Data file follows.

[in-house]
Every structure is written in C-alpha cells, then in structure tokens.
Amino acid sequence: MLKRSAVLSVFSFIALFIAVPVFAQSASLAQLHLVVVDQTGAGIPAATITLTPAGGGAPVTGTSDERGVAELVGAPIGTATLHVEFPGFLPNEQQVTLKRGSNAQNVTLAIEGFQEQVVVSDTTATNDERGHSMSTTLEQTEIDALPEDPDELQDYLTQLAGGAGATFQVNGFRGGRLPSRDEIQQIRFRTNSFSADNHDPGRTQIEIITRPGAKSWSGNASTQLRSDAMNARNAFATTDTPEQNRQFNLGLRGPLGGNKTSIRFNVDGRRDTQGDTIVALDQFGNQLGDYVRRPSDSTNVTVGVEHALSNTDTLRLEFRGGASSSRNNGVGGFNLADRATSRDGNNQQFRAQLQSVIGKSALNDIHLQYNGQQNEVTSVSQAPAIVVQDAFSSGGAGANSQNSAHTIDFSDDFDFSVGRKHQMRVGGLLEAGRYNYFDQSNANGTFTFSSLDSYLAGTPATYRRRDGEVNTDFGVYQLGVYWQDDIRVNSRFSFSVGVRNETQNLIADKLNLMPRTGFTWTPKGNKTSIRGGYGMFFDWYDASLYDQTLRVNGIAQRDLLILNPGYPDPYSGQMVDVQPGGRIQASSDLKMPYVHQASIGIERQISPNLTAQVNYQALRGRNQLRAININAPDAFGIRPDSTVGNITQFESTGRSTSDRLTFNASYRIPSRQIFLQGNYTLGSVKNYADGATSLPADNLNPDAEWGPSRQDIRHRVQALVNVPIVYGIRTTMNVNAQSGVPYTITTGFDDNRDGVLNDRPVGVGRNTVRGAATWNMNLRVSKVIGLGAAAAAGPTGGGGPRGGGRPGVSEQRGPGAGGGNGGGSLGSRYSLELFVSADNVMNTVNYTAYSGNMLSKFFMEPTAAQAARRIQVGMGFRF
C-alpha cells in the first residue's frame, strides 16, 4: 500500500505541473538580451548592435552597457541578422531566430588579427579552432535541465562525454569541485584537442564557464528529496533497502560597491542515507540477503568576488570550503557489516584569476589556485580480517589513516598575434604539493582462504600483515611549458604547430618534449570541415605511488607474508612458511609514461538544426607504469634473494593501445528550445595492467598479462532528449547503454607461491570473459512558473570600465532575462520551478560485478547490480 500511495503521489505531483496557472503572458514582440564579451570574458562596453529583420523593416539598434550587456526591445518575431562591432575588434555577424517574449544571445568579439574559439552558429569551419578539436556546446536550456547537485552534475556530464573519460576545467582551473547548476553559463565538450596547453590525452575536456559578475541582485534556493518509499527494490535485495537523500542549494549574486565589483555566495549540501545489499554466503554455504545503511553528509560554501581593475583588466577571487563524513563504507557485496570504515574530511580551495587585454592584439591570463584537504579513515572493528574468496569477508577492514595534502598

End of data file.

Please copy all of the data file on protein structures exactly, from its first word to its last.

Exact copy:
[in-house]
Every structure is written in C-alpha cells, then in structure tokens.
Amino acid sequence: MLKRSAVLSVFSFIALFIAVPVFAQSASLAQLHLVVVDQTGAGIPAATITLTPAGGGAPVTGTSDERGVAELVGAPIGTATLHVEFPGFLPNEQQVTLKRGSNAQNVTLAIEGFQEQVVVSDTTATNDERGHSMSTTLEQTEIDALPEDPDELQDYLTQLAGGAGATFQVNGFRGGRLPSRDEIQQIRFRTNSFSADNHDPGRTQIEIITRPGAKSWSGNASTQLRSDAMNARNAFATTDTPEQNRQFNLGLRGPLGGNKTSIRFNVDGRRDTQGDTIVALDQFGNQLGDYVRRPSDSTNVTVGVEHALSNTDTLRLEFRGGASSSRNNGVGGFNLADRATSRDGNNQQFRAQLQSVIGKSALNDIHLQYNGQQNEVTSVSQAPAIVVQDAFSSGGAGANSQNSAHTIDFSDDFDFSVGRKHQMRVGGLLEAGRYNYFDQSNANGTFTFSSLDSYLAGTPATYRRRDGEVNTDFGVYQLGVYWQDDIRVNSRFSFSVGVRNETQNLIADKLNLMPRTGFTWTPKGNKTSIRGGYGMFFDWYDASLYDQTLRVNGIAQRDLLILNPGYPDPYSGQMVDVQPGGRIQASSDLKMPYVHQASIGIERQISPNLTAQVNYQALRGRNQLRAININAPDAFGIRPDSTVGNITQFESTGRSTSDRLTFNASYRIPSRQIFLQGNYTLGSVKNYADGATSLPADNLNPDAEWGPSRQDIRHRVQALVNVPIVYGIRTTMNVNAQSGVPYTITTGFDDNRDGVLNDRPVGVGRNTVRGAATWNMNLRVSKVIGLGAAAAAGPTGGGGPRGGGRPGVSEQRGPGAGGGNGGGSLGSRYSLELFVSADNVMNTVNYTAYSGNMLSKFFMEPTAAQAARRIQVGMGFRF
C-alpha cells in the first residue's frame, strides 16, 4: 500500500505541473538580451548592435552597457541578422531566430588579427579552432535541465562525454569541485584537442564557464528529496533497502560597491542515507540477503568576488570550503557489516584569476589556485580480517589513516598575434604539493582462504600483515611549458604547430618534449570541415605511488607474508612458511609514461538544426607504469634473494593501445528550445595492467598479462532528449547503454607461491570473459512558473570600465532575462520551478560485478547490480 500511495503521489505531483496557472503572458514582440564579451570574458562596453529583420523593416539598434550587456526591445518575431562591432575588434555577424517574449544571445568579439574559439552558429569551419578539436556546446536550456547537485552534475556530464573519460576545467582551473547548476553559463565538450596547453590525452575536456559578475541582485534556493518509499527494490535485495537523500542549494549574486565589483555566495549540501545489499554466503554455504545503511553528509560554501581593475583588466577571487563524513563504507557485496570504515574530511580551495587585454592584439591570463584537504579513515572493528574468496569477508577492514595534502598